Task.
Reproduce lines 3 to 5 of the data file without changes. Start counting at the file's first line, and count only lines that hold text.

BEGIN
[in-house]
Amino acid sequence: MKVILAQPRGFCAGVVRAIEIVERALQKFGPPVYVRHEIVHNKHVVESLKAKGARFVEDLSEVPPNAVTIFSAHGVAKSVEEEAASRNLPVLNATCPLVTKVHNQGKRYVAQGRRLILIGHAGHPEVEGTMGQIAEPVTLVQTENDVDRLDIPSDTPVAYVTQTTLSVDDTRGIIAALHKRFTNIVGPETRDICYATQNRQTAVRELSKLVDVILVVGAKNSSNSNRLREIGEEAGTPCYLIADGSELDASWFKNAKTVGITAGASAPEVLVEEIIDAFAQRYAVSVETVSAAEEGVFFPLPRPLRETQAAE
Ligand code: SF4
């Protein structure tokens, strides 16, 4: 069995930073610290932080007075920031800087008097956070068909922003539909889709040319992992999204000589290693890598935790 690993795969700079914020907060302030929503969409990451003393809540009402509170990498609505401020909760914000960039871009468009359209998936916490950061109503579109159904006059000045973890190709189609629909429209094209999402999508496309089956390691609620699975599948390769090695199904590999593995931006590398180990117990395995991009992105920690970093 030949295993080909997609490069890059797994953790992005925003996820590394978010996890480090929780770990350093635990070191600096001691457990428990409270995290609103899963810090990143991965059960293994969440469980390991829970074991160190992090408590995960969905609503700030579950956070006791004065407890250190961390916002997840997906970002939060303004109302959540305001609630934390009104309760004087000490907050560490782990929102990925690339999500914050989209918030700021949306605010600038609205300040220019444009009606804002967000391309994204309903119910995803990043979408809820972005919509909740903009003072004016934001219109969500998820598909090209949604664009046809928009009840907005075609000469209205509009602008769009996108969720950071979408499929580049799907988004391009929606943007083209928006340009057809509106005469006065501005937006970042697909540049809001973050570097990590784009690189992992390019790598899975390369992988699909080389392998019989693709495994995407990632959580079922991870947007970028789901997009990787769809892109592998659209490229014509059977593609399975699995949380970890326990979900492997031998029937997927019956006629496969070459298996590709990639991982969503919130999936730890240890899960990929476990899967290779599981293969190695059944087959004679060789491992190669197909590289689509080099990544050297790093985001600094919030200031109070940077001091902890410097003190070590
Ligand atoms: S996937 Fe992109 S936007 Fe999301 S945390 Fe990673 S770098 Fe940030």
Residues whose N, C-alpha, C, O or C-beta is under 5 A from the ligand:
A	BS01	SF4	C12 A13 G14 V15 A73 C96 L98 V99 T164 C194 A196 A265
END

Ligand code: SF4
């Protein structure tokens, strides 16, 4: 069995930073610290932080007075920031800087008097956070068909922003539909889709040319992992999204000589290693890598935790 690993795969700079914020907060302030929503969409990451003393809540009402509170990498609505401020909760914000960039871009468009359209998936916490950061109503579109159904006059000045973890190709189609629909429209094209999402999508496309089956390691609620699975599948390769090695199904590999593995931006590398180990117990395995991009992105920690970093 030949295993080909997609490069890059797994953790992005925003996820590394978010996890480090929780770990350093635990070191600096001691457990428990409270995290609103899963810090990143991965059960293994969440469980390991829970074991160190992090408590995960969905609503700030579950956070006791004065407890250190961390916002997840997906970002939060303004109302959540305001609630934390009104309760004087000490907050560490782990929102990925690339999500914050989209918030700021949306605010600038609205300040220019444009009606804002967000391309994204309903119910995803990043979408809820972005919509909740903009003072004016934001219109969500998820598909090209949604664009046809928009009840907005075609000469209205509009602008769009996108969720950071979408499929580049799907988004391009929606943007083209928006340009057809509106005469006065501005937006970042697909540049809001973050570097990590784009690189992992390019790598899975390369992988699909080389392998019989693709495994995407990632959580079922991870947007970028789901997009990787769809892109592998659209490229014509059977593609399975699995949380970890326990979900492997031998029937997927019956006629496969070459298996590709990639991982969503919130999936730890240890899960990929476990899967290779599981293969190695059944087959004679060789491992190669197909590289689509080099990544050297790093985001600094919030200031109070940077001091902890410097003190070590
Ligand atoms: S996937 Fe992109 S936007 Fe999301 S945390 Fe990673 S770098 Fe940030």